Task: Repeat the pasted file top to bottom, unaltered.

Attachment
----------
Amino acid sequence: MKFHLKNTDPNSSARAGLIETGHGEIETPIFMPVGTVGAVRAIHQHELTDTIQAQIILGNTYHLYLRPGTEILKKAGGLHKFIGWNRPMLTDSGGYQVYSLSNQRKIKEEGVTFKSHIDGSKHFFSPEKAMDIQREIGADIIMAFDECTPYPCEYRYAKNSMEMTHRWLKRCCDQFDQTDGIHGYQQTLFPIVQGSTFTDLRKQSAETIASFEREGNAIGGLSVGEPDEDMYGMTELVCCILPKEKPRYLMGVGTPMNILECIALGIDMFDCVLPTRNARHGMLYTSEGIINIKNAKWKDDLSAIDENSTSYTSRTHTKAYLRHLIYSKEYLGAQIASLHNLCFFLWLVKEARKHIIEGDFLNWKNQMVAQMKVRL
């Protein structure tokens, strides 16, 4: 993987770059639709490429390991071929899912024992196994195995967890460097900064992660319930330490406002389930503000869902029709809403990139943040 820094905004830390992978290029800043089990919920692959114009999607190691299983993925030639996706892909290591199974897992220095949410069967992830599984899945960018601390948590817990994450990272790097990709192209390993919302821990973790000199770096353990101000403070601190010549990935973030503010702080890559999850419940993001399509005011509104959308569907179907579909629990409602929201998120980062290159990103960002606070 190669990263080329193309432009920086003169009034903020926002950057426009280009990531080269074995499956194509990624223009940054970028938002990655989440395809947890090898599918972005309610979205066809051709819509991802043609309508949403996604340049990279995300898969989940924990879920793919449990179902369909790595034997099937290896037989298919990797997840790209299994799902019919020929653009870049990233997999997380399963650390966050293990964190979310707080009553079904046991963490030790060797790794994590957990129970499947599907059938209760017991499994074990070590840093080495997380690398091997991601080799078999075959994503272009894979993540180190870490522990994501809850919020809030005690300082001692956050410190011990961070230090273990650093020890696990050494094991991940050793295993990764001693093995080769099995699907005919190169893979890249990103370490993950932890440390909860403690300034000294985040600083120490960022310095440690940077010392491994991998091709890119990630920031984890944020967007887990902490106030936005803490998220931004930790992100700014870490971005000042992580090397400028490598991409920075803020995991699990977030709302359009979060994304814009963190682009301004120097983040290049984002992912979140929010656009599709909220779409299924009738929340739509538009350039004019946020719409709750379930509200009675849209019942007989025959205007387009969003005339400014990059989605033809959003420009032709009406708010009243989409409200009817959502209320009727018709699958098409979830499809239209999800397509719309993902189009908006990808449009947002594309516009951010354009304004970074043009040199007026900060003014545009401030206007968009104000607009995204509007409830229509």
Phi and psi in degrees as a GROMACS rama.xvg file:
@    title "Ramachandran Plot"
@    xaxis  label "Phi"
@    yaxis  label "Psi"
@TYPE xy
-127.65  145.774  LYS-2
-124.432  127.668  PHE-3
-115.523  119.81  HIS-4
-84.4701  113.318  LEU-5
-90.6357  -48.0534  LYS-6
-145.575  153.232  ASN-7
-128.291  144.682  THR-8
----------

Amino acid sequence: MKFHLKNTDPNSSARAGLIETGHGEIETPIFMPVGTVGAVRAIHQHELTDTIQAQIILGNTYHLYLRPGTEILKKAGGLHKFIGWNRPMLTDSGGYQVYSLSNQRKIKEEGVTFKSHIDGSKHFFSPEKAMDIQREIGADIIMAFDECTPYPCEYRYAKNSMEMTHRWLKRCCDQFDQTDGIHGYQQTLFPIVQGSTFTDLRKQSAETIASFEREGNAIGGLSVGEPDEDMYGMTELVCCILPKEKPRYLMGVGTPMNILECIALGIDMFDCVLPTRNARHGMLYTSEGIINIKNAKWKDDLSAIDENSTSYTSRTHTKAYLRHLIYSKEYLGAQIASLHNLCFFLWLVKEARKHIIEGDFLNWKNQMVAQMKVRL
């Protein structure tokens, strides 16, 4: 993987770059639709490429390991071929899912024992196994195995967890460097900064992660319930330490406002389930503000869902029709809403990139943040 820094905004830390992978290029800043089990919920692959114009999607190691299983993925030639996706892909290591199974897992220095949410069967992830599984899945960018601390948590817990994450990272790097990709192209390993919302821990973790000199770096353990101000403070601190010549990935973030503010702080890559999850419940993001399509005011509104959308569907179907579909629990409602929201998120980062290159990103960002606070 190669990263080329193309432009920086003169009034903020926002950057426009280009990531080269074995499956194509990624223009940054970028938002990655989440395809947890090898599918972005309610979205066809051709819509991802043609309508949403996604340049990279995300898969989940924990879920793919449990179902369909790595034997099937290896037989298919990797997840790209299994799902019919020929653009870049990233997999997380399963650390966050293990964190979310707080009553079904046991963490030790060797790794994590957990129970499947599907059938209760017991499994074990070590840093080495997380690398091997991601080799078999075959994503272009894979993540180190870490522990994501809850919020809030005690300082001692956050410190011990961070230090273990650093020890696990050494094991991940050793295993990764001693093995080769099995699907005919190169893979890249990103370490993950932890440390909860403690300034000294985040600083120490960022310095440690940077010392491994991998091709890119990630920031984890944020967007887990902490106030936005803490998220931004930790992100700014870490971005000042992580090397400028490598991409920075803020995991699990977030709302359009979060994304814009963190682009301004120097983040290049984002992912979140929010656009599709909220779409299924009738929340739509538009350039004019946020719409709750379930509200009675849209019942007989025959205007387009969003005339400014990059989605033809959003420009032709009406708010009243989409409200009817959502209320009727018709699958098409979830499809239209999800397509719309993902189009908006990808449009947002594309516009951010354009304004970074043009040199007026900060003014545009401030206007968009104000607009995204509007409830229509």
Phi and psi in degrees as a GROMACS rama.xvg file:
@    title "Ramachandran Plot"
@    xaxis  label "Phi"
@    yaxis  label "Psi"
@TYPE xy
-127.65  145.774  LYS-2
-124.432  127.668  PHE-3
-115.523  119.81  HIS-4
-84.4701  113.318  LEU-5
-90.6357  -48.0534  LYS-6
-145.575  153.232  ASN-7
-128.291  144.682  THR-8